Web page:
• Shiny Bindings: With renderMapboxer() and mapboxerOutput() you can integrate your visualizations in Shiny apps. Furthermore, you can use mapboxer_proxy() and update_mapboxer() to update an already rendered widget. Observe the input$<widget_id>_onclick event to get the properties for a clicked feature. ## Quickstart # Load the library library(mapboxer) # Create a source motor_vehicle_collisions_nyc %>% dplyr::mutate(color = ifelse(injured > 0, "red", "yellow")) %>% as_mapbox_source(lng = "lng", lat = "lat") %>% # Setup a map with the default source above mapboxer( center = c(-73.9165, 40.7114), zoom = 10 ) %>% # Add a navigation control add_navigation_control() %>% # Add a layer styling the data of the default source add_circle_layer( circle_color = c("get", "color"), circle_radius = 3, # Use a mustache template to add popups to the layer popup = "Number of persons injured: {{injured}}" ) ## Map With mapboxer() you create a map object. This is the main component of your vizualization. To add components like layers or controls or to modify your map you use the add_* and set_* functions. The options to configure your map are set via the ... parameter that allows you to pass on any option described in the Map API Reference: mapboxer( style = basemaps$Carto$dark_matter, center = c(-73.9165, 40.7114), zoom = 9, minZoom = 8 ) With the optional source parameter you can add a default source to the map that will be used by the layers if no source is provided. Therefore, it is easy to integrate mapboxer() into your workflow: motor_vehicle_collisions_nyc %>% dplyr::filter(killed > 0) %>% as_mapbox_source() %>% mapboxer( center = c(-73.9165, 40.7114), zoom = 9 ) %>% add_circle_layer(circle_color = "red") As you can see above mapboxer is designed to use the widely used piping style provided by magrittr. ## Basemaps The style parameter passed to mapboxer() sets the style of the basemap. By default mapboxer uses a Carto vector style. It is also possible to use raster tiles or a background color as basemap. Therefore, you can use the helpers basemap_raster_style() or basemap_background_style(): mapboxer(style = basemap_raster_style()) To use styles from Mapbox it is recommened that your store your API token in an environment variable called MAPBOX_API_TOKEN. If not set globally you can store it as follows: Sys.setenv(MAPBOX_API_TOKEN = "<yourSuperSecretToken>") mapboxer(style = basemaps$Mapbox$satellite_v9) ## Sources Sources state which data the map should display. To show the data on the map you need to bind a source to a layer which contains the styling details like color or width. This makes it possible to style the same source in different ways. The easiest way to create a source from an R data object is to use as_mapbox_source(). Supported structures are sf-objects and data frames that contain longitudes and latitudes: mvc_sf <- motor_vehicle_collisions_nyc %>% sf::st_as_sf(coords = c("lng", "lat"), crs = 4326) mvc_source_from_sf <- mvc_sf %>% as_mapbox_source() mvc_source_from_df <- motor_vehicle_collisions_nyc %>% as_mapbox_source(lng = "lng", lat = "lat") With the ... parameter you can pass additional options to the source: mvc_cluster <- motor_vehicle_collisions_nyc %>% as_mapbox_source( lat = "lat", lng = "lng", cluster = TRUE, clusterMaxZoom = 14, clusterRadius = 50 ) See the Sources API Reference for available options for the used source type. Sources are either passed to the add_*_layer functions or as first parameter to mapboxer() setting it as default source. With add_source() you can add a source to the map that you refer to in the layer definition by its ID. ## Layers Layers style the data of the source to which they refer. Optionally you can filter features. Each layer must have a unique ID. If you use the generic function add_layer(), the type of the layer is specified by the type property. See the Layers API Reference for available types. In most cases it is convenient to use one of the add_*_layer() functions: mapboxer( center = c(-73.9165, 40.7114), zoom = 9 ) %>% add_circle_layer( source = as_mapbox_source(motor_vehicle_collisions_nyc), circle_color = "red", circle_radius = 5 ) ## Popups and tooltips Usually popups are added to a layer with the popup parameter of the add_*_layer() functions. Optionally you can also use add_popups(). The popup text (HTML) is specified by a mustache template in which the tags refer to the properties of the layer’s data object. If your data contains the properties name and population, it could look like this: popup_template <- "Name: {{name}}</br>Population: {{population}}" With add_tooltips() you can add tooltips to a layer in the same way. ## Controls Controls are used to interact with the user. They are displayed as overlays on top of the map. Options of the standard controls described in the Markers and Controls API Reference are provided with the ... parameter. The position is set with the pos parameter, one of top-left, top-right, bottom-right, bottom-left: mapboxer() %>% add_navigation_control( pos = "top-left", # Option passed to the 'NavigationControl' showCompass = FALSE ) %>% add_scale_control( pos = "bottom-left", # Option passed to the 'ScaleControl' unit = "nautical" ) %>% add_text_control( pos = "top-right", text = "mapboxer" ) ## Expressions The value of any layout property, paint property (data-driven-styling) or filter may be specified as an expression. Expressions in Mapbox GL JS use a Lisp-like syntax represented as JSON arrays: [expression_name, argument_0, argument_1, ...] Therefore, in R you must use the list structure: list(expression_name, argument_0, argument_1, ...) If all elements are of the same type you can also use a vector: expr_get_property <- c("get", "<data-property>") A simple expression is to use a data property to style your data: map <- motor_vehicle_collisions_nyc %>% dplyr::mutate( color = ifelse(injured > 0, "red", "yellow") ) %>% as_mapbox_source() %>% mapboxer( center = c(-73.9165, 40.7114), zoom = 9 ) map %>% add_circle_layer( # Expression to get the color from the data's color property circle_color = c("get", "color") ) You can get the same result for the circle_color without modifying the data but using expressions only: map %>% add_circle_layer( circle_color = list( "case", # 'red' if 'injured > 0' list(">", c("get", "injured"), 0), "red", # Defaults to 'yellow' "yellow" ) ) A filter could look like this: map %>% add_circle_layer( circle_color = c("get", "color"), # Expression to display only data where 'injured > 1' filter = list(">", "injured", 1) ) See also add_filter_control() to modify filter expressions on the fly to update your map without the need of a Shiny app, Get started with expressions for a tutorial and the Expressions Style Specification for details. ## Shiny Bindings Use mapboxerOutput() and renderMapboxer() to integrate mapboxer in a Shiny app: library(shiny) library(mapboxer) view <- fluidPage( h1("mapboxer"), mapboxerOutput("map") ) backend <- function(input, output) { output$map <- renderMapboxer({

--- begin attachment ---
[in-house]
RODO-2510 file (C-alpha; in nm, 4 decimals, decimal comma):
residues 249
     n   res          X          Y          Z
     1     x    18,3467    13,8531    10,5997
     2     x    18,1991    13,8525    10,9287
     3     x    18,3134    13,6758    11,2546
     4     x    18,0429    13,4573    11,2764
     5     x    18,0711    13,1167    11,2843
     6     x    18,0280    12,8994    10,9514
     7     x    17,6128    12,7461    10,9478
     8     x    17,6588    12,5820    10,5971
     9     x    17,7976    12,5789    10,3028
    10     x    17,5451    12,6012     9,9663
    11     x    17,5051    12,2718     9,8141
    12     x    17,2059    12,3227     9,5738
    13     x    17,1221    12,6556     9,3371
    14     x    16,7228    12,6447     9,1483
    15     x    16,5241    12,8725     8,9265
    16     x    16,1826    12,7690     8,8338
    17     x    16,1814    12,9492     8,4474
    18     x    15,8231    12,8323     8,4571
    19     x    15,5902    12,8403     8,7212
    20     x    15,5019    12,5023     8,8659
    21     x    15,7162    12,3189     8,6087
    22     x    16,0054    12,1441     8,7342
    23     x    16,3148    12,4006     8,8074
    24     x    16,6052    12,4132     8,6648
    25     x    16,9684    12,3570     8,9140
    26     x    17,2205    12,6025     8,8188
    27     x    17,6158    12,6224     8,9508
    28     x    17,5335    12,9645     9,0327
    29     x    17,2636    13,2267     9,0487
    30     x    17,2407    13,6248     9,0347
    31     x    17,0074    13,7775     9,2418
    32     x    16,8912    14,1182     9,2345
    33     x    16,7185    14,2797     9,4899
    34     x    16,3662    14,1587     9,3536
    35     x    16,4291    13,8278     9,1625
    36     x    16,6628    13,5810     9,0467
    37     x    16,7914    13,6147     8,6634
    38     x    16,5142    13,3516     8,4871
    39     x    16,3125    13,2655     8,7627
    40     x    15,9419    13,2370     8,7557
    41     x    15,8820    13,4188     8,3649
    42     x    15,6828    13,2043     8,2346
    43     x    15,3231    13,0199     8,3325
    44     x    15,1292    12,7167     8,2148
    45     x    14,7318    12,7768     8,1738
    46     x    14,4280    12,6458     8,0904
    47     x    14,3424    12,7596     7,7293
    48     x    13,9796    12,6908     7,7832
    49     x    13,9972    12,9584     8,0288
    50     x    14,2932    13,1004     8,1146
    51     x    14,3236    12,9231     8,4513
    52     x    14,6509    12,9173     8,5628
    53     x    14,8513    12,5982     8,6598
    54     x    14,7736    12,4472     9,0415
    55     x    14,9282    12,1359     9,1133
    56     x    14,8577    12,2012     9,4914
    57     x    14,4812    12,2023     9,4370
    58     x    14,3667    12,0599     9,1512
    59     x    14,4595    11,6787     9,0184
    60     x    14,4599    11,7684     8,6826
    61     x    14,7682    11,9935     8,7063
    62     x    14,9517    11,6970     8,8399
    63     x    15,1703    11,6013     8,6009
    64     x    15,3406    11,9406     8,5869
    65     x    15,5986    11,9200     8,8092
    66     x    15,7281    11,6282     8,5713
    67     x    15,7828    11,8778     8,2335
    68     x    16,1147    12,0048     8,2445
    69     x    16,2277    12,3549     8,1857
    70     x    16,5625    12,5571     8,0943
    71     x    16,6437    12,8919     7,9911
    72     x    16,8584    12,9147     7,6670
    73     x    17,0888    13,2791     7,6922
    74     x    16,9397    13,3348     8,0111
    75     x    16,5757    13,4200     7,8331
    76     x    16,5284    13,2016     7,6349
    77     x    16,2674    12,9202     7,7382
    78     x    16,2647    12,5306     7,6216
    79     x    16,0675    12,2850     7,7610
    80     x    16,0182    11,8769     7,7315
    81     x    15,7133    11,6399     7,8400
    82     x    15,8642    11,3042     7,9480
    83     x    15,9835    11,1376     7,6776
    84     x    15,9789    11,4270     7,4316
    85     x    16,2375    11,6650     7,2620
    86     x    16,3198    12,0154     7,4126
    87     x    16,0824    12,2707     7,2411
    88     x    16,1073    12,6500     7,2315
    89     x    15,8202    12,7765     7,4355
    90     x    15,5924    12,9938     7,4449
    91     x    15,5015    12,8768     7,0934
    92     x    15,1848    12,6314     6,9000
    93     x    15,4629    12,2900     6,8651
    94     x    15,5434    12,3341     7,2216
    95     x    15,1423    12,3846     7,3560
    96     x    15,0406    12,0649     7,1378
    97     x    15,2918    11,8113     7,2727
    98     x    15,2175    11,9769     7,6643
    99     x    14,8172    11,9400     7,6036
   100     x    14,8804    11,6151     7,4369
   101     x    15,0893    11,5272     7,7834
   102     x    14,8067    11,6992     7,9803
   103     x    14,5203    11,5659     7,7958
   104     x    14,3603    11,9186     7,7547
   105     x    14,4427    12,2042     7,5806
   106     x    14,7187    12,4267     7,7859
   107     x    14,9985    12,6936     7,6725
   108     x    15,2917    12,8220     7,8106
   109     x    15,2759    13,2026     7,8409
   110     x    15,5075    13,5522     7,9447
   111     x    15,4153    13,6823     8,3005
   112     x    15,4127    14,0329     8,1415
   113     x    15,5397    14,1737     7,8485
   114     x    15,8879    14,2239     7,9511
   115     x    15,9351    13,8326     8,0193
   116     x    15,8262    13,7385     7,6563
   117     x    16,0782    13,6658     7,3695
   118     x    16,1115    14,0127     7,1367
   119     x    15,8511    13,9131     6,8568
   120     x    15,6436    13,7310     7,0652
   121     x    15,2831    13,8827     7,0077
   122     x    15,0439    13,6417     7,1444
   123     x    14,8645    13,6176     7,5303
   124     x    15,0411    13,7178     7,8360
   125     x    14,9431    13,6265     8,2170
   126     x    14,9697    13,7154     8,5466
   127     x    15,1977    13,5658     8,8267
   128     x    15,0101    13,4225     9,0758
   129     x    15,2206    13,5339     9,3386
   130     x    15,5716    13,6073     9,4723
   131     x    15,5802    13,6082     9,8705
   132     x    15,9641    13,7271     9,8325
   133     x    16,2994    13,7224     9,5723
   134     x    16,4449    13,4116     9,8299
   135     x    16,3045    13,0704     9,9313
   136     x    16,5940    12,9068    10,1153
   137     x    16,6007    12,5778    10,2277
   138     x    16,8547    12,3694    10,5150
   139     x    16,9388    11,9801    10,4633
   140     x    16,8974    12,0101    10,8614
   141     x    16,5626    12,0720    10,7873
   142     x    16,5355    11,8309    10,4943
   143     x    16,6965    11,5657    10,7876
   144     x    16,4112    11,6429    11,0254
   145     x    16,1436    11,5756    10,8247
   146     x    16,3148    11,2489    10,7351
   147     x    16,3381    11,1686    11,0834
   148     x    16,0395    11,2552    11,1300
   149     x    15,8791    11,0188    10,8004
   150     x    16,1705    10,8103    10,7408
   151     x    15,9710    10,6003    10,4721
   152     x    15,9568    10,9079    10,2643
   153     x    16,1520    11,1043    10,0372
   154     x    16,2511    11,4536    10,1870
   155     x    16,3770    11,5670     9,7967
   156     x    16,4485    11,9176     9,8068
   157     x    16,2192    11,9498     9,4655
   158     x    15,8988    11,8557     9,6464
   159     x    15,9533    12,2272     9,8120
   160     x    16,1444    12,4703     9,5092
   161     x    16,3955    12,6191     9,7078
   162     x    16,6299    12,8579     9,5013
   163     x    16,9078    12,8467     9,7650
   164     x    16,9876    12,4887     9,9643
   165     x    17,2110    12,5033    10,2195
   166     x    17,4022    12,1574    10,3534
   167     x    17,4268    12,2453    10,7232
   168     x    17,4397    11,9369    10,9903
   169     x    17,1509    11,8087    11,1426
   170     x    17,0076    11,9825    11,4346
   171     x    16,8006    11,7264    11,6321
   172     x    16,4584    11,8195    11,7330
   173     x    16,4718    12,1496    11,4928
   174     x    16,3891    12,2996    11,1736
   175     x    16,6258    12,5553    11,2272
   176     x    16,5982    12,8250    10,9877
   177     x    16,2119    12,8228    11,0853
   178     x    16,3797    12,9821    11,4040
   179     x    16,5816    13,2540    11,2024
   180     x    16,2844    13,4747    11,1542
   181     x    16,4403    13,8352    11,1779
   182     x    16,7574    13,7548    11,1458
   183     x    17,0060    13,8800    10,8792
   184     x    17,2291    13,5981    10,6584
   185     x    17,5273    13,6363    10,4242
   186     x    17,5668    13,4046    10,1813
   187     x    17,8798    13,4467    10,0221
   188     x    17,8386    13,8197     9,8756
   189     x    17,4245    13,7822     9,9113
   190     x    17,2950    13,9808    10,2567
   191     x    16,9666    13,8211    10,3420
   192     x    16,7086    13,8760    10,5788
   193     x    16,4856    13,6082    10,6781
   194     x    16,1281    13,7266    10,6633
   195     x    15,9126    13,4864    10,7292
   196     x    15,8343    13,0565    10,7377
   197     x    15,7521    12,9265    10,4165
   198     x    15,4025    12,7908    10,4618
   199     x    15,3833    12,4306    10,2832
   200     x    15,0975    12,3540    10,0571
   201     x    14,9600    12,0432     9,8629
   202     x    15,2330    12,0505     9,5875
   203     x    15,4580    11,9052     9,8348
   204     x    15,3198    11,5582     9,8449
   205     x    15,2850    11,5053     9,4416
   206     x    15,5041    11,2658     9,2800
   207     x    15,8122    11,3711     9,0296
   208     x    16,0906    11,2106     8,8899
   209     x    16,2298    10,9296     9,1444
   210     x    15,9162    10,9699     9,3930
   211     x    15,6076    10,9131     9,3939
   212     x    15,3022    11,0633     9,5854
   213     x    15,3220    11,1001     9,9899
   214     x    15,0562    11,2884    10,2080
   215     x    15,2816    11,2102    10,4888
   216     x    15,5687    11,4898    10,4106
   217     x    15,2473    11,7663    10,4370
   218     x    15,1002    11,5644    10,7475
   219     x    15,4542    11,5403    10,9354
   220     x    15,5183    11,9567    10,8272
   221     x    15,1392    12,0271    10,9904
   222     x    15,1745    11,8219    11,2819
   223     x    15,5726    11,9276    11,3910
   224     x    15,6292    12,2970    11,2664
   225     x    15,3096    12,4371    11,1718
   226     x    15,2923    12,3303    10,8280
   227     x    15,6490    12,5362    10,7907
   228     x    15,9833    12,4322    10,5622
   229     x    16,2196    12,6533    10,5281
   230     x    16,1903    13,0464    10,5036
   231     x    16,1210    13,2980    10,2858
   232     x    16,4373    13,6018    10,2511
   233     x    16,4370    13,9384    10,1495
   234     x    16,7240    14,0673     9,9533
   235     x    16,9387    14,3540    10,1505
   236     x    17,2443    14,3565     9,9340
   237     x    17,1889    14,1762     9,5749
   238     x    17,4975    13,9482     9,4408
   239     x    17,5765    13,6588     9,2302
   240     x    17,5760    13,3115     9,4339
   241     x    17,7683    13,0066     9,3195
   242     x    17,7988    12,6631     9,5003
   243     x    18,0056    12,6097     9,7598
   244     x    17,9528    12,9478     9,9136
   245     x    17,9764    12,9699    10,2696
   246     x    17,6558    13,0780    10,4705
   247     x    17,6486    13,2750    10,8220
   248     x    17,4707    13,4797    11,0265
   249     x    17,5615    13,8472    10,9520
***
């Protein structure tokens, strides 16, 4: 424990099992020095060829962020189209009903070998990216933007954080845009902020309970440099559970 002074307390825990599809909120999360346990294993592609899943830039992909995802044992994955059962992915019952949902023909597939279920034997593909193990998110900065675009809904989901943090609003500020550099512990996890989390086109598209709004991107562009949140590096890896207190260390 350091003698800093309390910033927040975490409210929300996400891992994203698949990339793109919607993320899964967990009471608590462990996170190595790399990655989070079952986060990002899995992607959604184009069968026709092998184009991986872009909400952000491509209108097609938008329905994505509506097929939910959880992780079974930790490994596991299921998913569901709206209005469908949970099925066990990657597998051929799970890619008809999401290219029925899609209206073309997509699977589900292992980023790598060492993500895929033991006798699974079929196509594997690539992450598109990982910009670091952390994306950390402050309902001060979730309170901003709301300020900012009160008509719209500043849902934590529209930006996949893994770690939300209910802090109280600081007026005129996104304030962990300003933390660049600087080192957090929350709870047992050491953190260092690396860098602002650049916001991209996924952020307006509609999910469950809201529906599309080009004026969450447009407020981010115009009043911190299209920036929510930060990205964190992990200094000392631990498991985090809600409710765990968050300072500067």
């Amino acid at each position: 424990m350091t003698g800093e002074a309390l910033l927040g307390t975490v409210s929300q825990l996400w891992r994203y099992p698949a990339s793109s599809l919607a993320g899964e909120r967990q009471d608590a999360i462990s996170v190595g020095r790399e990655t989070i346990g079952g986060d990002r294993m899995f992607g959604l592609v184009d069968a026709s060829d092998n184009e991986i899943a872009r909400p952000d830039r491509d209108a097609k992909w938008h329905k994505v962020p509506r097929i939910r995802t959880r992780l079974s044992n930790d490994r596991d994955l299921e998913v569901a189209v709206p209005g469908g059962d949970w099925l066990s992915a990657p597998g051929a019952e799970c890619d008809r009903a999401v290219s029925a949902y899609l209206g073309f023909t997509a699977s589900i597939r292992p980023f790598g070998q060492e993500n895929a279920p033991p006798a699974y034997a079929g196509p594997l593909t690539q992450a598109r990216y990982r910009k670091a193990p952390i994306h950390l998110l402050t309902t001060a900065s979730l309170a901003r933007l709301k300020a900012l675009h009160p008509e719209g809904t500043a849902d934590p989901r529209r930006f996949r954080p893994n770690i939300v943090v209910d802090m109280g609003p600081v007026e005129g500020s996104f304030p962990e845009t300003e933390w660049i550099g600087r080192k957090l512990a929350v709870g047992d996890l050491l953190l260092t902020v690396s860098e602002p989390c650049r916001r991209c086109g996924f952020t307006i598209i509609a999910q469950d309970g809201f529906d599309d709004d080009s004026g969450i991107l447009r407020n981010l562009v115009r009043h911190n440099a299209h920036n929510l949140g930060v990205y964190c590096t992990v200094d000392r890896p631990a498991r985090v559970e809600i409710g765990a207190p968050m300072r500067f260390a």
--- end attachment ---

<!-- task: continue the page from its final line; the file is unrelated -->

mapboxer(center = c(9.5, 51.3), zoom = 10) %>%
add_marker(lng = 9.5, lat = 51.3, popup = "mapboxer")
})
}

if (interactive()) shinyApp(view, backend)

With mapboxer_proxy() and update_mapboxer() you can update your already rendered map:

LAYER_ID <- "crashes"
START_VALUE <- 4

view <- basicPage(
sliderInput("slider", "Number of persons injured:",
min = 0, max = 7, step = 1, value = START_VALUE),
mapboxerOutput("map")
)

backend <- function(input, output) {
output$map <- renderMapboxer({ mapboxer( center = c(-73.9165, 40.7114), zoom = 9 ) %>% add_circle_layer( source = as_mapbox_source(motor_vehicle_collisions_nyc), circle_color = "red", popup = "{{injured}}", filter = list("==", "injured", START_VALUE), id = LAYER_ID ) }) observeEvent(input$slider, {
mapboxer_proxy("map") %>%
set_filter(LAYER_ID, list("==", "injured", input$slider)) %>% update_mapboxer() }) } if (interactive()) shinyApp(view, backend) Observe the input$<widget_id>_onclick` event to get the properties for a clicked feature.